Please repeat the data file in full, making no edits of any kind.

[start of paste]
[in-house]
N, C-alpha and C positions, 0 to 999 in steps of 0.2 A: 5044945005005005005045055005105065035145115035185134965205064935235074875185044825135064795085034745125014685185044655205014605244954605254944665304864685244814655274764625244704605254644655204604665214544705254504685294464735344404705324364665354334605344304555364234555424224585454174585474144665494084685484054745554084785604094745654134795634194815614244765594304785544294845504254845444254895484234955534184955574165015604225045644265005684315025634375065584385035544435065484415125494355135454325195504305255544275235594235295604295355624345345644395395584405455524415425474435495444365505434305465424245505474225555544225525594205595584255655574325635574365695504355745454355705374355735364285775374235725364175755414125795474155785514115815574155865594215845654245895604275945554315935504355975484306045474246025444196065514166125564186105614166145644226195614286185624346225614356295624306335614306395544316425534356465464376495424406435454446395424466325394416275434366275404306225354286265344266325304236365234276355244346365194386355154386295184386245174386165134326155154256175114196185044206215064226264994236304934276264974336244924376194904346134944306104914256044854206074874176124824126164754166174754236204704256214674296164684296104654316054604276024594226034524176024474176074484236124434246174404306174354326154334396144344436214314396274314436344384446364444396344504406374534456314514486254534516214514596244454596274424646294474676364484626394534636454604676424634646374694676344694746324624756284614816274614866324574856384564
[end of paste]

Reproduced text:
[in-house]
N, C-alpha and C positions, 0 to 999 in steps of 0.2 A: 5044945005005005005045055005105065035145115035185134965205064935235074875185044825135064795085034745125014685185044655205014605244954605254944665304864685244814655274764625244704605254644655204604665214544705254504685294464735344404705324364665354334605344304555364234555424224585454174585474144665494084685484054745554084785604094745654134795634194815614244765594304785544294845504254845444254895484234955534184955574165015604225045644265005684315025634375065584385035544435065484415125494355135454325195504305255544275235594235295604295355624345345644395395584405455524415425474435495444365505434305465424245505474225555544225525594205595584255655574325635574365695504355745454355705374355735364285775374235725364175755414125795474155785514115815574155865594215845654245895604275945554315935504355975484306045474246025444196065514166125564186105614166145644226195614286185624346225614356295624306335614306395544316425534356465464376495424406435454446395424466325394416275434366275404306225354286265344266325304236365234276355244346365194386355154386295184386245174386165134326155154256175114196185044206215064226264994236304934276264974336244924376194904346134944306104914256044854206074874176124824126164754166174754236204704256214674296164684296104654316054604276024594226034524176024474176074484236124434246174404306174354326154334396144344436214314396274314436344384446364444396344504406374534456314514486254534516214514596244454596274424646294474676364484626394534636454604676424634646374694676344694746324624756284614816274614866324574856384564